I had no idea what this film was about. That it was included in critics’ lists of notable works and that it has a Rotten Tomatoes rating of nearly 100% are enough to make it worth watching for me. I knew that it was surprisingly short, at a little over an hour in running time, and is the feature film debut of an unknown director, Anna Rose Holmer, with unknown amateur performers.
Toni is a tomboy who hangs out in her local community center with her elder brother. He teaches her to box and to train and so she largely stays in the boys’ boxing gym. Nearby however the other girls are learning to dance and Toni finds herself drawn to them. With her brother’s encouragement, she joins the troupe and befriends the other younger girls there. Her dancing skills are awful at first but as she practices and perhaps due to her superior physical fitness, she quickly improves. At the same time as her bonds with the other girls strengthen, she seems to make a conscious attempt to be more feminine. Just as the troupe is about to enter a competition however, the girls are one by one struck by a strange malady that sends them into seizures. The phenomenon begins with the older girls but soon spreads to the younger ones. The authorities are at a loss as to what is causing it and it causes interruptions to the practice schedule. Yet it also causes those who have experienced it to bond together in a new way and Toni begins to feel excluded again.
I had a pretty hard time trying to decipher what the director meant to say and strangely enough the shortness of the film only exacerbated the problem. I found myself watching the clock and kept wondering how the director could fit in any interesting message in the little time remaining. Part of it is also that pretty much the entire cast is black and I found myself needing to analyze whether or not that was part of the point of the film. Eventually I realized that it really is just about a girl trying to find her place and fit in with the other girls. It’s not a bad theme to grapple with. It’s just this film understates its approach so much. I suppose the idea is that the fits are a sort of psychosocial phenomenon, that the girls voluntarily undergo it, even if it’s merely on a subconscious level, in order to signal their willingness to conform with the group as a whole. A key clue here is when Toni’s friend expresses her desire to experience it and later does, which initially causes Toni herself to be disdainful. Another clue is that the team captain behaves in a somewhat reticent manner before being the first person to succumb to it, as if she knew in advance that it was coming on.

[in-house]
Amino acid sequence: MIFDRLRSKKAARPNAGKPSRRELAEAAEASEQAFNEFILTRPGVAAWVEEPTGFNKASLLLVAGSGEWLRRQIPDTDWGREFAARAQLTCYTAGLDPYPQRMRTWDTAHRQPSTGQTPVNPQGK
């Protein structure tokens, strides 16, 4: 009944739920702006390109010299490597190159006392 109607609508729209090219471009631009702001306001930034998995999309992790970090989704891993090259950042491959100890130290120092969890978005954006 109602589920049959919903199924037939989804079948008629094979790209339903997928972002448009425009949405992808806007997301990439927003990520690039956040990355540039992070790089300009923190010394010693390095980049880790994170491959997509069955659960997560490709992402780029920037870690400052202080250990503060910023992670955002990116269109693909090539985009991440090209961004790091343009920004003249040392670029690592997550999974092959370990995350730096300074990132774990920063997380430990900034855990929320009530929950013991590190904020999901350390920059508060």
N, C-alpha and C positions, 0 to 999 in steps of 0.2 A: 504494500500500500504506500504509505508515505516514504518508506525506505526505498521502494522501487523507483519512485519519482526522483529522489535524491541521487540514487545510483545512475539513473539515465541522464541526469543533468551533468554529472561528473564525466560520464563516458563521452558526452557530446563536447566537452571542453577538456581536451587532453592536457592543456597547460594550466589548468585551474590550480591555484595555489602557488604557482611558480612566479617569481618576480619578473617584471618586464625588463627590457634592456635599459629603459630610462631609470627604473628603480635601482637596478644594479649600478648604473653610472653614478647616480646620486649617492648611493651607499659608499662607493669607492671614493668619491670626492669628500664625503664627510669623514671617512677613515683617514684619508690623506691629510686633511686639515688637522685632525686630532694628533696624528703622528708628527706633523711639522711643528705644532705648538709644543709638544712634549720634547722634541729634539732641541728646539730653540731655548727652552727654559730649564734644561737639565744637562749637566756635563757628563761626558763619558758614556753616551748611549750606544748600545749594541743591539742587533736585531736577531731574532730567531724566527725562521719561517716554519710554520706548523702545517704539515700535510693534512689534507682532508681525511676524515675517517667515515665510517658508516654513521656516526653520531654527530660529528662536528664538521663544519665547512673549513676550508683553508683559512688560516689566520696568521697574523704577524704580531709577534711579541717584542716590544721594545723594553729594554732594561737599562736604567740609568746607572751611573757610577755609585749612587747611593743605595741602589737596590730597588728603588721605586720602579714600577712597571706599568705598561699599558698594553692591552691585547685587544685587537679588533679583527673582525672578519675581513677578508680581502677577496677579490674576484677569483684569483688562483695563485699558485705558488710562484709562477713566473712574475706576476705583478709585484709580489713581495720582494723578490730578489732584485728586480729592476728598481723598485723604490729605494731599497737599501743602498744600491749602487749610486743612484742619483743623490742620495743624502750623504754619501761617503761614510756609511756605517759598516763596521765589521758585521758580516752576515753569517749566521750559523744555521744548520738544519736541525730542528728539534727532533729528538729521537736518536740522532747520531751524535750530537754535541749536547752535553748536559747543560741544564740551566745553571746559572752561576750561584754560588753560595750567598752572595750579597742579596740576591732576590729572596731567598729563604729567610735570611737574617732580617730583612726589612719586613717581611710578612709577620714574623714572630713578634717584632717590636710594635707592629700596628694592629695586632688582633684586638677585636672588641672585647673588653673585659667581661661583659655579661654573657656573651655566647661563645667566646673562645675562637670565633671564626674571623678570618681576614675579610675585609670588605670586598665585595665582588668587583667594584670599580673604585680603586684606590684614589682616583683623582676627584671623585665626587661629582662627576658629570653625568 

Here in Malaysia we get reports of the occasional bouts of hysteria as well, almost always in girls-only schools and always attributed to supernatural causes. Naturally I’ve always been skeptical about these explanations. The alternative presented in this film seems reasonably plausible to me and is quite novel. Unfortunately this film explores the topic very shallowly, doing no more than touch the surface before it ends quite abruptly. It doesn’t even make the most efficient use of what little time it has, for example showing scenes of her bonding with her elder brother which isn’t the point of the film at all. This sense of maladroitness suffuses the whole film. It’s technically competent but doesn’t feel purposeful enough.
Overall while this is a worthy first effort, I feel that it’s the work of a director who has yet to find her footing. Admirable, not quite good enough yet to deserve the praise it has received so far.